Russia’s attack on Ukraine has resulted in unprecedented Western sanctions in order to destabilise the country’s economy and pressure Moscow into ending the conflict.
Thousands have been killed in intense fighting and bombardments since Russian President Vladimir Putin ordered the attack on its neighbouring country on February 24.
Russia calls its actions a "special military operation" to "denazify" the country and prevent genocide, a claim the United States and its allies reject as a pretext for an unjustified and illegal attack.
Among the many penalties imposed on the country over the past month, its financial system, energy exports, and forex reserves have been targeted.
However, the Russian state-owned media outlet RT has published a report in which it listed the measures Moscow is taking to mitigate the effects of the sanctions.
National payment system takes over for SWIFT
According to RT, major Russian banks have been cut off from the SWIFT global financial messaging system, effectively denying them access to international markets. However, Russia can now accept electronic transfers via Mir, the Russian alternative payment system, and work with foreign banks and businesses, bypassing Western restrictions.
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"Mir also provides an alternative to Visa and MasterCard, which have stopped providing international transaction services to Russian clients," the report stated.
Domestic currency trade
It said that sanctions also targeted Russia’s holdings in Euros and US dollars to deny the country the ability to trade internationally. However, according to the report, Moscow is setting up trade mechanisms to enable national currency payments with foreign trade partners.
"Russia and China have had ruble-yuan payment mechanisms for a while, and earlier this month, Turkey expressed its willingness to trade in rubles. Also, a ruble-rupee trading scheme has been announced for Russian oil exports to India. India, which until now bought only 3% of its oil imports from Russia, has been eager to boost purchases, as has Serbia. It is a sign that Russia has alternatives for exports if the West continues to isolate the country."
In order to support the ruble, which has suffered a sharp decline against major currencies this month, RT said that Russian businesses that trade abroad have been ordered to sell 80 per cent of their foreign currency earnings and convert them to rubles.
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"It is expected to stabilise the national currency and encourage more investments in Russia instead of moving them abroad," the report stated.
Grain export ban
The report said that Russia has temporarily banned grain exports to the countries of the Eurasian Economic Union (EAEU) this week. "Restrictions cover shipments to post-Soviet states that share a free customs zone with Russia. They include Armenia, Belarus, Kazakhstan and Kyrgyzstan. The measure aims to keep the domestic food market well stocked and prices from soaring."
Interest rate hike
According to RT, with nearly half of the country’s forex reserves frozen and unavailable to support the depreciating ruble, the Russian Central Bank urgently raised the key rate late in February from 9.5 to a record 20% per annum.
"The step was taken to compensate for the increased devaluation and inflation risks, or simply to help maintain price stability and protect citizens’ savings from depreciation."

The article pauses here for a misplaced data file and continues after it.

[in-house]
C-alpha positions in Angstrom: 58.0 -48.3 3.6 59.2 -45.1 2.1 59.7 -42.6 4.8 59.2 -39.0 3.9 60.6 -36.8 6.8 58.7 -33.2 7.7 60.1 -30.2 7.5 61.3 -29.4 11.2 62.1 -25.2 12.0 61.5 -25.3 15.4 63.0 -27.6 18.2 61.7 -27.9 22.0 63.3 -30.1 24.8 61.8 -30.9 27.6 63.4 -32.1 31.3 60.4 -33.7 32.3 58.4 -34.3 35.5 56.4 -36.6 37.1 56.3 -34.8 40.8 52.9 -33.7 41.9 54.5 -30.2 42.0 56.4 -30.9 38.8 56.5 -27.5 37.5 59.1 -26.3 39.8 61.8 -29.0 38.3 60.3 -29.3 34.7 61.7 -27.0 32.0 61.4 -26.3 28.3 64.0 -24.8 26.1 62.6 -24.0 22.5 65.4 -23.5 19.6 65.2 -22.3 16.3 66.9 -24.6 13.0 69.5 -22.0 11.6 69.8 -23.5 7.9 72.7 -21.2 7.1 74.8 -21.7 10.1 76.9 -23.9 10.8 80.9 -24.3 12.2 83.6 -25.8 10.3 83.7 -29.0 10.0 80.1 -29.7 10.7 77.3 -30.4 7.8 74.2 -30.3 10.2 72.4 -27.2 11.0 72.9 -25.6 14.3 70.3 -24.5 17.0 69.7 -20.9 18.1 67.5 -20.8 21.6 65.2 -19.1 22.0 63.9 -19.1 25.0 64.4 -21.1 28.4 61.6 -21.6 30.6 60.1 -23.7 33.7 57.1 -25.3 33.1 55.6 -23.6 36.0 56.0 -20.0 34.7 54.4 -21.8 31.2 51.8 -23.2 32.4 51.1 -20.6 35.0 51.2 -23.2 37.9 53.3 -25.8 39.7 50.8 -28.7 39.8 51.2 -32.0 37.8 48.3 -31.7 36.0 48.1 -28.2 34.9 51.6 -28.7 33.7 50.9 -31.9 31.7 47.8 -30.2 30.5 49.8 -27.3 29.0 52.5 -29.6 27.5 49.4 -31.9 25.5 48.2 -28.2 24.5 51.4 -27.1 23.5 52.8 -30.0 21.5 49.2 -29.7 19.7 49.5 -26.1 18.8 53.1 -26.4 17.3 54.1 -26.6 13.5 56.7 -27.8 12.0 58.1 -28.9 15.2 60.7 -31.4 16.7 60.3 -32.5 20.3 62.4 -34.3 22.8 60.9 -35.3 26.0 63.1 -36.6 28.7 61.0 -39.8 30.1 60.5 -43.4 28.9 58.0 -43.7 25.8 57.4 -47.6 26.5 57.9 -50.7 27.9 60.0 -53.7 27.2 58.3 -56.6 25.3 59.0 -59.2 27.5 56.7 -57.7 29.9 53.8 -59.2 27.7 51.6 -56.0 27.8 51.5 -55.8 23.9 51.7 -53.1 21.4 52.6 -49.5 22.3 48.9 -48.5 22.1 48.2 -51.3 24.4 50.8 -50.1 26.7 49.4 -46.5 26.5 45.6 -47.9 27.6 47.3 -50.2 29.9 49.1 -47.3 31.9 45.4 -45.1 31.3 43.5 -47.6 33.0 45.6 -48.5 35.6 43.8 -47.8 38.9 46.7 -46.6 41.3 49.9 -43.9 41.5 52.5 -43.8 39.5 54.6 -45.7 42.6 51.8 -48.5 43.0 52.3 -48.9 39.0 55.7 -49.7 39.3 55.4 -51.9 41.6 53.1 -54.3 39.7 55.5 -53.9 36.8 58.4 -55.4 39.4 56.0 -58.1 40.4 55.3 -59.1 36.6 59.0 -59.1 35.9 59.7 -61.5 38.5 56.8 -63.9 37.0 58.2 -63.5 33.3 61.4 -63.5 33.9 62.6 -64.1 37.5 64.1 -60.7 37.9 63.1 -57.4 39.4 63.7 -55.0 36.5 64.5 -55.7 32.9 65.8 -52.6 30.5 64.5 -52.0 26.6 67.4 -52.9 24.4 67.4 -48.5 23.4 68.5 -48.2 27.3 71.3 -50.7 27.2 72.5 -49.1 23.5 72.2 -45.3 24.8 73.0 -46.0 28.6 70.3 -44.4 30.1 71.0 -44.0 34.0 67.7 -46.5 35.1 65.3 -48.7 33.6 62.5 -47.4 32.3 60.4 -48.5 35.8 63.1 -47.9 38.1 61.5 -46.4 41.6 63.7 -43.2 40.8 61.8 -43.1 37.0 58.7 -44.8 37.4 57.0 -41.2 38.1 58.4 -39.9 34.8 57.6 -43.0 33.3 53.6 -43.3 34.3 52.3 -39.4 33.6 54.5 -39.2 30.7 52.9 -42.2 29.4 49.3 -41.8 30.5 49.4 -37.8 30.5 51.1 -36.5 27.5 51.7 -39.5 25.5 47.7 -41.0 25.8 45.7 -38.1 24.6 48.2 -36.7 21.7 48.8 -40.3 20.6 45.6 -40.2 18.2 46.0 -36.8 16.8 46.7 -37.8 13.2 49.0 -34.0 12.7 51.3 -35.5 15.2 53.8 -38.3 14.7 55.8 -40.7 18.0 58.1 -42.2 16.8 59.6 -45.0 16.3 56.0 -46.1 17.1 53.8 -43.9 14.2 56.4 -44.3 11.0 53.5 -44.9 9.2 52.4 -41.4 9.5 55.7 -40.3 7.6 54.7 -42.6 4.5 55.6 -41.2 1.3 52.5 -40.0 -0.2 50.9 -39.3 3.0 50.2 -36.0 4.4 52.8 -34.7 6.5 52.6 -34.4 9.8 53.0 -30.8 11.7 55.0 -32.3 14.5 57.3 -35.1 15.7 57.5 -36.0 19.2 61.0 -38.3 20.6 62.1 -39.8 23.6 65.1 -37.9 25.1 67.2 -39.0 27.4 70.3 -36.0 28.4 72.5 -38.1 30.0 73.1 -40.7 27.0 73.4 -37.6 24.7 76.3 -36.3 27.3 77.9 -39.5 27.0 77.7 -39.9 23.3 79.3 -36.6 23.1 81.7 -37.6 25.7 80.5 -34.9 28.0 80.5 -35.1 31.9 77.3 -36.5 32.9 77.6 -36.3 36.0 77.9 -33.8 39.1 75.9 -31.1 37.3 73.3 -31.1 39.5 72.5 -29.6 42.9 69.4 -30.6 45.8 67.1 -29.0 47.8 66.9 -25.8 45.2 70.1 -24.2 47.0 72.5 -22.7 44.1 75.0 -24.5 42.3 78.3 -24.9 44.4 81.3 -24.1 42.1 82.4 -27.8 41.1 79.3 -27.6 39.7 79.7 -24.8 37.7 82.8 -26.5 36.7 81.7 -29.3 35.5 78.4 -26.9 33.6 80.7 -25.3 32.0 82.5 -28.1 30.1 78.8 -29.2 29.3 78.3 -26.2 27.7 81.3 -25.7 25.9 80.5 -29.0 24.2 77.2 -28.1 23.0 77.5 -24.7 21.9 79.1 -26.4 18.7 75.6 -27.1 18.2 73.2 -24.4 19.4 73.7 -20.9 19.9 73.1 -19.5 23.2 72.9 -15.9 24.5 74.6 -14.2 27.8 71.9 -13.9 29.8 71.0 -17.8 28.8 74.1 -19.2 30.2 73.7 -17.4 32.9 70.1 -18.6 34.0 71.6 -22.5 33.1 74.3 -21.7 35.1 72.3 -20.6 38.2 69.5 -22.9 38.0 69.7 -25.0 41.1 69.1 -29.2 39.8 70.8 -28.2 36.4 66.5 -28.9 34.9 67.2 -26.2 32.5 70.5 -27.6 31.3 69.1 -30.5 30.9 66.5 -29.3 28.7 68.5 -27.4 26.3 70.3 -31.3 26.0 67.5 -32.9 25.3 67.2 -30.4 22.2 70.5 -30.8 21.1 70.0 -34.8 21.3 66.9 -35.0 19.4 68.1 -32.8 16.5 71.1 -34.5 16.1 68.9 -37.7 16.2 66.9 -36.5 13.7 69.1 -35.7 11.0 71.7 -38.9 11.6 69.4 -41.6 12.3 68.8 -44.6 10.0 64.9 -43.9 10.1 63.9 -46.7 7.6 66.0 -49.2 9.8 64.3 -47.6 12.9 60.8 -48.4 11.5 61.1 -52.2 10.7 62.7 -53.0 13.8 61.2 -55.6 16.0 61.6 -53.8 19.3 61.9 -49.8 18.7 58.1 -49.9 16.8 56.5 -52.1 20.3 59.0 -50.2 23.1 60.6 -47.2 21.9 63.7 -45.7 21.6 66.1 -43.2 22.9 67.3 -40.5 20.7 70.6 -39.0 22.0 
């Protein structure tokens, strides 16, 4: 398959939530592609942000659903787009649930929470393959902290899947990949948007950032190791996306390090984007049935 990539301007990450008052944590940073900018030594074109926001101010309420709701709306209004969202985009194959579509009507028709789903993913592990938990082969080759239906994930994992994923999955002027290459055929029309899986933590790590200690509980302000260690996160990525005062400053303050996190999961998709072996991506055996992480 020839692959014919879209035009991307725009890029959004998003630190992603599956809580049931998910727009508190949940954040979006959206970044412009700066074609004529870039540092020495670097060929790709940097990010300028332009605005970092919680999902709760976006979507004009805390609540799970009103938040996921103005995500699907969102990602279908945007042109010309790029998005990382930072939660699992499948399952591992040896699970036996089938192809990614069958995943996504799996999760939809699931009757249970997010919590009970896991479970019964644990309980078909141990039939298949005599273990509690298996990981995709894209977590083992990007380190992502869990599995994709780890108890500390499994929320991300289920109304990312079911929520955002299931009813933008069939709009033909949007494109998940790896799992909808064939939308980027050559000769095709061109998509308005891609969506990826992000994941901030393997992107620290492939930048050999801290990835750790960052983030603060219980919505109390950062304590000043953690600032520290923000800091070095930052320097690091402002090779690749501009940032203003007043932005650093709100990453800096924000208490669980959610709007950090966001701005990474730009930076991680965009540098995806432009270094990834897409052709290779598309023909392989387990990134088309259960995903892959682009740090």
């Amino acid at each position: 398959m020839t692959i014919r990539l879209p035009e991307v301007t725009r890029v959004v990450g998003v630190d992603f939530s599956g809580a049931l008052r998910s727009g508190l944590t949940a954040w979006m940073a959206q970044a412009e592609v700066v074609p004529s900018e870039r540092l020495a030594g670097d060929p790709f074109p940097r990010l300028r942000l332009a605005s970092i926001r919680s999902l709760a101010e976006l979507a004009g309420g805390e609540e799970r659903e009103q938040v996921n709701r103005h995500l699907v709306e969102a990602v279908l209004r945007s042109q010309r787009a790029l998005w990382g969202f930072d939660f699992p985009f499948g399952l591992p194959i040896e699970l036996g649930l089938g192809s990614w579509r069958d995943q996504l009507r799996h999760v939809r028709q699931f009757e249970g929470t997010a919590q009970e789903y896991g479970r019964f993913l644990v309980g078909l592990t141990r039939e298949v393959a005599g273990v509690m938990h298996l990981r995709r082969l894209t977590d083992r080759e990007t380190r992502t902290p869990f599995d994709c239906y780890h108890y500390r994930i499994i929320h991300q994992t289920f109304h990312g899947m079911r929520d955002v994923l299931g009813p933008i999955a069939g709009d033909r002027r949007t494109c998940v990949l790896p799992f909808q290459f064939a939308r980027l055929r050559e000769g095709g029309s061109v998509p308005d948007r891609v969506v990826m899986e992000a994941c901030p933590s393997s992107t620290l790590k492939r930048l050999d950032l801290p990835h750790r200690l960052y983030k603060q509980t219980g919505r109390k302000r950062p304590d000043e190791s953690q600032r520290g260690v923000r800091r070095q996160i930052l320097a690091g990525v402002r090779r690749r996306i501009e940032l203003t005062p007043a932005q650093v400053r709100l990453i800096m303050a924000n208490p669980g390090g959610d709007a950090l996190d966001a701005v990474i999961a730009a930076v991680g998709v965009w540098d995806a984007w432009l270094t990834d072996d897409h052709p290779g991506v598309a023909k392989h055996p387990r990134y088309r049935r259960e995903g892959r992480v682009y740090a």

It said that the regulator also launched additional measures to support credit institutions and recommended that banks not charge interest and penalties on loans, as well as allowing the restructuring of payments and repayment holidays.
"The moves have helped to stabilize the ruble, which has recorded six consecutive days of gains against the euro and the dollar, as of Thursday," it said.
Russia has authorised two payments to bondholders totalling $117 million due on Wednesday in US dollars, the report stated, adding that the money comes from the country’s accounts frozen abroad.
"It is now up to the US and its allies to approve the transfer. If they do not, the Russian government has ordered that the debt be paid in rubles at the official central bank exchange rate at the time of transfer," it added.
Support for citizens
On Wednesday, President Vladimir Putin ordered new measures to support Russian citizens amid rising prices, unemployment, and supply issues tied to sanctions.
"The steps will focus on protecting families with children and elderly citizens," according to RT.
He said that a decision to increase the minimum wage, salaries in the public sector, and social benefits, including pensions, will be made in a matter of days.
Prioritising domestic market
President Putin has urged Russian exporters not to reduce production in response to sanctions, but to supply the domestic market. "This will keep prices within the country from surging, including for gasoline, diesel, metals, and other export goods," he was quoted as saying in the report, adding that import substitution projects have never been more important.
Incentive for foreign businesses
Facing sanctions pressure, a number of foreign companies this month announced their temporary withdrawal from Russia, including IKEA, Microsoft, Volkswagen, Apple, Shell, McDonald’s, H&M, and others.
"Proposals were made to nationalise these enterprises to keep the businesses running. However, in his address on Wednesday, President Putin said Russia will respect private ownership of foreign firms," the report said.
Earlier, according to RT, he voiced support of another idea – to introduce external management, so foreign firms could be run by partners in Russia.
"The Ministry of Economy is developing a bill to regulate the procedure."